Brian Dickerson’s Detroit Free Press column “What Rick Snyder wants most of all” column is highly recommended. It raises all the right questions about what direction the Governor wants Michigan to head in. Using the Governor’s proposal for another big business tax cut – this time the personal property tax – as a key indicator of where the Governor wants Michigan to go, Dickerson writes:
Now, you can certainly make the argument that the personal property tax discourages investment, and that it places Michigan at a disadvantage to nearby states that levy no comparable tax. But the main beneficiaries of its repeal would be capital-intensive industries, whose private investment in new equipment would be incentivized at the expense of public investment in urban infrastructure and higher education — exactly the sort of investment Snyder contends is critical to attracting and retaining skilled young talent. And if talent has indeed displaced “capital resources” (such as factories and machinery) as the “key driver of economic growth” — I quote from Snyder’s own special message on talent — then why would Michigan want to help the latter at the expense of the former?
Exactly the right question. The answer to which will define the direction Michigan policy makers are taking Michigan in: trying to restart a 1.0/2.0 Michigan or towards the Michigan 3.0 the Governor campaigned on. As Dickerson continues:
So the critical question isn’t what Snyder wants, but what he wants most — and which lesser priorities he’s willing to jettison to get it. Snyder’s urgent press to roll back the personal property tax makes a certain amount of sense if his ambition is to compete with Mississippi and other low-wage states for $14-an-hour factory work — and plenty of idled laborers would probably applaud that objective. But if he’s serious about attracting educated talent and participating in the knowledge industry, Snyder has to address the widening disconnect between what he wants now and where he wants to go.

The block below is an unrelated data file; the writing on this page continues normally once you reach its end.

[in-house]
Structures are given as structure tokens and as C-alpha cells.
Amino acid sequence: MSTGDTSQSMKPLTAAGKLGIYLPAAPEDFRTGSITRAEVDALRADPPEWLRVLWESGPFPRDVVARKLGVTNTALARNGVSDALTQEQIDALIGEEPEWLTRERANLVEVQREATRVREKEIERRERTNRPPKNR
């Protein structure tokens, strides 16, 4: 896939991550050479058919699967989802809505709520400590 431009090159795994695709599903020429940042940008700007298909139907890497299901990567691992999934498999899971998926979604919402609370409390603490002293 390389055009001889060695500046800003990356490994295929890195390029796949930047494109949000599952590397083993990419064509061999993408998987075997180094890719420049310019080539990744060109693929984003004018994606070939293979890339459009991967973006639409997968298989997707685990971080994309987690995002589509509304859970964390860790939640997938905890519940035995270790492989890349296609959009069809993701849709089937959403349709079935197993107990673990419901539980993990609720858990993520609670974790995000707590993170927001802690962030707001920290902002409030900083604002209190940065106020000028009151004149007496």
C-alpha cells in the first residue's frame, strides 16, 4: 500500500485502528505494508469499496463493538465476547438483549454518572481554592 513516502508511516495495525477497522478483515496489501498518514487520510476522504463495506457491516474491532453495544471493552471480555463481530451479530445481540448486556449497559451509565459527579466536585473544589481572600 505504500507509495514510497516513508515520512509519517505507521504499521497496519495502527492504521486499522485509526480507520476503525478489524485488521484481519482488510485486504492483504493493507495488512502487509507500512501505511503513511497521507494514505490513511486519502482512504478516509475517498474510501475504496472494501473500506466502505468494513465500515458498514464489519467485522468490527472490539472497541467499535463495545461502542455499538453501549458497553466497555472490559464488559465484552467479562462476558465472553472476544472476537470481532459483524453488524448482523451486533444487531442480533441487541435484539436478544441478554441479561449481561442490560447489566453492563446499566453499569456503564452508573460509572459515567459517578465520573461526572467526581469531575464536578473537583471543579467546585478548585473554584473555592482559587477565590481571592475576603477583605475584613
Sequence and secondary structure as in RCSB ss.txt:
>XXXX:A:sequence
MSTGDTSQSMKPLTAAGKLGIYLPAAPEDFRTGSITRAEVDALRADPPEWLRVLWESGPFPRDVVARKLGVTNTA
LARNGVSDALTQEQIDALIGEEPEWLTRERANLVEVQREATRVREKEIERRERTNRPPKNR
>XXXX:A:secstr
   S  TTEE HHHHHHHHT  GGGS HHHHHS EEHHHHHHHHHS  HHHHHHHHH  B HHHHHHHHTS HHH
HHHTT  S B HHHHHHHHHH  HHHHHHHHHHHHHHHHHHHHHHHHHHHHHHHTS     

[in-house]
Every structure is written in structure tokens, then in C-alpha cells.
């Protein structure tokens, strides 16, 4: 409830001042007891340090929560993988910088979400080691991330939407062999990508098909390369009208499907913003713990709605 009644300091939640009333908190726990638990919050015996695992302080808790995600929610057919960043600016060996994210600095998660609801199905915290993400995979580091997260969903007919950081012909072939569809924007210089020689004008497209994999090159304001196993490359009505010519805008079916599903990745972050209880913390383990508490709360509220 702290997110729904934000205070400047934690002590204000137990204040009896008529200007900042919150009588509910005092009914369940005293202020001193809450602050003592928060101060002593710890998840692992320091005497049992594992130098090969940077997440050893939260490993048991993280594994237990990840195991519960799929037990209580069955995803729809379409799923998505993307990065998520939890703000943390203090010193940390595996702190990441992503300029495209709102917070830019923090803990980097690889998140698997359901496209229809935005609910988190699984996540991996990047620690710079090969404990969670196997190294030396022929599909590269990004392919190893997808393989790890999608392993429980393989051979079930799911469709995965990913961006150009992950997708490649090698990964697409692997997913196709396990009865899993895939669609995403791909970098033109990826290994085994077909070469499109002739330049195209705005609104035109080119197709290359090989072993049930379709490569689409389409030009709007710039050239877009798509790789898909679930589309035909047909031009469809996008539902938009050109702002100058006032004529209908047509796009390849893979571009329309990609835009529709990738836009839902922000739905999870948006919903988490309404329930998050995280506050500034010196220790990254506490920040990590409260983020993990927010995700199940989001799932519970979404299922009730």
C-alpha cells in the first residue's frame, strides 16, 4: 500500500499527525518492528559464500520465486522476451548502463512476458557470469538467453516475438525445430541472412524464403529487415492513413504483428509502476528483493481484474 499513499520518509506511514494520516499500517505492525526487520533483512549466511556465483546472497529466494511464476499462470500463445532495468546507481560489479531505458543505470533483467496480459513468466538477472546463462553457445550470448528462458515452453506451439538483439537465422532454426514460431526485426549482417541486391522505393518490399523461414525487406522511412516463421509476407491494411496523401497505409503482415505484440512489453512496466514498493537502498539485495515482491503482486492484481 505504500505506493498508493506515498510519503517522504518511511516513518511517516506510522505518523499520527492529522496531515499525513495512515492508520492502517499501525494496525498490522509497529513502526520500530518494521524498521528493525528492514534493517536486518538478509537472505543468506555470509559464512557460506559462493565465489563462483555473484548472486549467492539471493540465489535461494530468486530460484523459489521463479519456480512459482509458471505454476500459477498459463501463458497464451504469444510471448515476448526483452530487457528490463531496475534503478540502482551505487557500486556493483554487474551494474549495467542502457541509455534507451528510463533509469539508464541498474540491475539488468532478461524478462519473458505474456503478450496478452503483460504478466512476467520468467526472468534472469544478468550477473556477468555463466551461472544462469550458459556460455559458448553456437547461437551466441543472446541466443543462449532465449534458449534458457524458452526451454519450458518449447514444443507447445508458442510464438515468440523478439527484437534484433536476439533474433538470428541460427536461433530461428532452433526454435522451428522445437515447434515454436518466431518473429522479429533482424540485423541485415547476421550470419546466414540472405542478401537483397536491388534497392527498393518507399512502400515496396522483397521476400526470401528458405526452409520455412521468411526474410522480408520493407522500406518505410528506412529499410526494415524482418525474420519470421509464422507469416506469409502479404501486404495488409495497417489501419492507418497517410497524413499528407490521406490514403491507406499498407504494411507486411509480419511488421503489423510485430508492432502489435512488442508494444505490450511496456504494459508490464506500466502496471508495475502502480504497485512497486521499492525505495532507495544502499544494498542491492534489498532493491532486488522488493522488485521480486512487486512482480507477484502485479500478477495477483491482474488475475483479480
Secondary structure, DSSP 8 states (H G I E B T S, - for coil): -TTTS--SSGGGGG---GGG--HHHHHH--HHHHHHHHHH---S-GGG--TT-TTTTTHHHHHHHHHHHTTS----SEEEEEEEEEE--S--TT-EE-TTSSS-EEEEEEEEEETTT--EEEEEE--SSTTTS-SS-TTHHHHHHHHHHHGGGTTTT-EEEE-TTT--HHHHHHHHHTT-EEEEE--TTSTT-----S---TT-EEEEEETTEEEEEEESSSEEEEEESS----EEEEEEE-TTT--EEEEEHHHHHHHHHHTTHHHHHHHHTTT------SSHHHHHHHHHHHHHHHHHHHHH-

The actions the Administration and Legislature have taken since they came to office in 2011 are far more consistent with competing with Mississippi and other low cost, but also low wage, states for 20th Century jobs and industries, rather than the high wage jobs of the 21st Century economy. Choosing to make the personal property tax cut the next big priority while choosing to continue a decade of cuts in spending on higher education and local governments’ ability to provide quality basic services and amenities further aligns state policy with Michigan 2.0 rather than Michigan 3.0.
Paul Hillegonds (a member of the Michigan Future, Inc. Board) in his must read GVSU The next 50 years in Michigan speech posed the right question: “We all would like Mississippi’s taxes and Minnesota’s social and economic infrastructure, but there is no state in the nation that has both. Which fiscal strategy will we choose?”
If we want a prosperous Michigan again – one with a broad middle class – then we need to choose heading towards Minnesota, not Mississippi. As Paul continued:
What I know is that Michigan’s quality of life and prosperity will depend on a willingness to take risks, to change and think longer term than a short-term election or economic cycle. That change begins with the aspirations we hold for ourselves and our children— and the aspirations we hold for our state and regional communities. I also believe that the successful reinvention of Michigan regions will depend not only on our personal values and innovative private and non-profit sectors, but on public policy and the community investments we make—investments in the assets necessary to keep and attract talent and grow a knowledge-based economy.